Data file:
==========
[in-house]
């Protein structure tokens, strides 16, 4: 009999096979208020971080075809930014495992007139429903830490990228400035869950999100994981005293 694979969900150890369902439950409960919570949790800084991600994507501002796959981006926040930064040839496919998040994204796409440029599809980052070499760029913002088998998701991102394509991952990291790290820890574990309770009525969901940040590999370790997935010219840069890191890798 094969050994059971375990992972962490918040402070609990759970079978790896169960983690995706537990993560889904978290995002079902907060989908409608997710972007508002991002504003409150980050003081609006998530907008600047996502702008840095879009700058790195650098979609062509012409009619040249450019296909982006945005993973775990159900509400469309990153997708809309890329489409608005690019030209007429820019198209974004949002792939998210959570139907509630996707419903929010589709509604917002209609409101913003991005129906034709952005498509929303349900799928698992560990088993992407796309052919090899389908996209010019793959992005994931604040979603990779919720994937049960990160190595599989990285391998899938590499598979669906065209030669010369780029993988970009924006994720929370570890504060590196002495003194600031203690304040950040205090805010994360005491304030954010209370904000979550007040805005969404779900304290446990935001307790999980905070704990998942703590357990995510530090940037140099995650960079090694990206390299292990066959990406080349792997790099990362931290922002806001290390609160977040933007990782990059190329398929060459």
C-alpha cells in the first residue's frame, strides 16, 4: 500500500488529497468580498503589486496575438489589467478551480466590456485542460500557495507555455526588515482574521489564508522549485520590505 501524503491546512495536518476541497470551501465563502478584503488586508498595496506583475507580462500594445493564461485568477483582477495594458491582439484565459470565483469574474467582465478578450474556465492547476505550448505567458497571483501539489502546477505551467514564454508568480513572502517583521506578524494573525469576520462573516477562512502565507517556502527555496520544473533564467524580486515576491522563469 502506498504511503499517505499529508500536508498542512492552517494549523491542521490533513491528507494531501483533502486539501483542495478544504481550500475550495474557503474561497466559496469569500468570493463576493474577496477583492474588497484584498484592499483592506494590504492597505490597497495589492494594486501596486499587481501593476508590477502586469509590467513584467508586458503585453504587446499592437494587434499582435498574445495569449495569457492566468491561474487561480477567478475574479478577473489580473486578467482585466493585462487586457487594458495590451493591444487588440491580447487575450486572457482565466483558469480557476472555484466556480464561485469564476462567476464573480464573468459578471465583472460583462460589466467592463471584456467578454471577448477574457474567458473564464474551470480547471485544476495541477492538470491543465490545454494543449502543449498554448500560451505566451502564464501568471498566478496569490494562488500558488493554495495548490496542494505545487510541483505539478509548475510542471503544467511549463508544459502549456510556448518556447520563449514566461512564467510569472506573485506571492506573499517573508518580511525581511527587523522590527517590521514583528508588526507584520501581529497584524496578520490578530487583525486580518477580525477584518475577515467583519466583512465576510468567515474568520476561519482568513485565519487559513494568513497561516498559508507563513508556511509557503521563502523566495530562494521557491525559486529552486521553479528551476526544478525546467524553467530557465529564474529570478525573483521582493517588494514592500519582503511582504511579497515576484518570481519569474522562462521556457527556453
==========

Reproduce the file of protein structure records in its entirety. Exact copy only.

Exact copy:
[in-house]
């Protein structure tokens, strides 16, 4: 009999096979208020971080075809930014495992007139429903830490990228400035869950999100994981005293 694979969900150890369902439950409960919570949790800084991600994507501002796959981006926040930064040839496919998040994204796409440029599809980052070499760029913002088998998701991102394509991952990291790290820890574990309770009525969901940040590999370790997935010219840069890191890798 094969050994059971375990992972962490918040402070609990759970079978790896169960983690995706537990993560889904978290995002079902907060989908409608997710972007508002991002504003409150980050003081609006998530907008600047996502702008840095879009700058790195650098979609062509012409009619040249450019296909982006945005993973775990159900509400469309990153997708809309890329489409608005690019030209007429820019198209974004949002792939998210959570139907509630996707419903929010589709509604917002209609409101913003991005129906034709952005498509929303349900799928698992560990088993992407796309052919090899389908996209010019793959992005994931604040979603990779919720994937049960990160190595599989990285391998899938590499598979669906065209030669010369780029993988970009924006994720929370570890504060590196002495003194600031203690304040950040205090805010994360005491304030954010209370904000979550007040805005969404779900304290446990935001307790999980905070704990998942703590357990995510530090940037140099995650960079090694990206390299292990066959990406080349792997790099990362931290922002806001290390609160977040933007990782990059190329398929060459």
C-alpha cells in the first residue's frame, strides 16, 4: 500500500488529497468580498503589486496575438489589467478551480466590456485542460500557495507555455526588515482574521489564508522549485520590505 501524503491546512495536518476541497470551501465563502478584503488586508498595496506583475507580462500594445493564461485568477483582477495594458491582439484565459470565483469574474467582465478578450474556465492547476505550448505567458497571483501539489502546477505551467514564454508568480513572502517583521506578524494573525469576520462573516477562512502565507517556502527555496520544473533564467524580486515576491522563469 502506498504511503499517505499529508500536508498542512492552517494549523491542521490533513491528507494531501483533502486539501483542495478544504481550500475550495474557503474561497466559496469569500468570493463576493474577496477583492474588497484584498484592499483592506494590504492597505490597497495589492494594486501596486499587481501593476508590477502586469509590467513584467508586458503585453504587446499592437494587434499582435498574445495569449495569457492566468491561474487561480477567478475574479478577473489580473486578467482585466493585462487586457487594458495590451493591444487588440491580447487575450486572457482565466483558469480557476472555484466556480464561485469564476462567476464573480464573468459578471465583472460583462460589466467592463471584456467578454471577448477574457474567458473564464474551470480547471485544476495541477492538470491543465490545454494543449502543449498554448500560451505566451502564464501568471498566478496569490494562488500558488493554495495548490496542494505545487510541483505539478509548475510542471503544467511549463508544459502549456510556448518556447520563449514566461512564467510569472506573485506571492506573499517573508518580511525581511527587523522590527517590521514583528508588526507584520501581529497584524496578520490578530487583525486580518477580525477584518475577515467583519466583512465576510468567515474568520476561519482568513485565519487559513494568513497561516498559508507563513508556511509557503521563502523566495530562494521557491525559486529552486521553479528551476526544478525546467524553467530557465529564474529570478525573483521582493517588494514592500519582503511582504511579497515576484518570481519569474522562462521556457527556453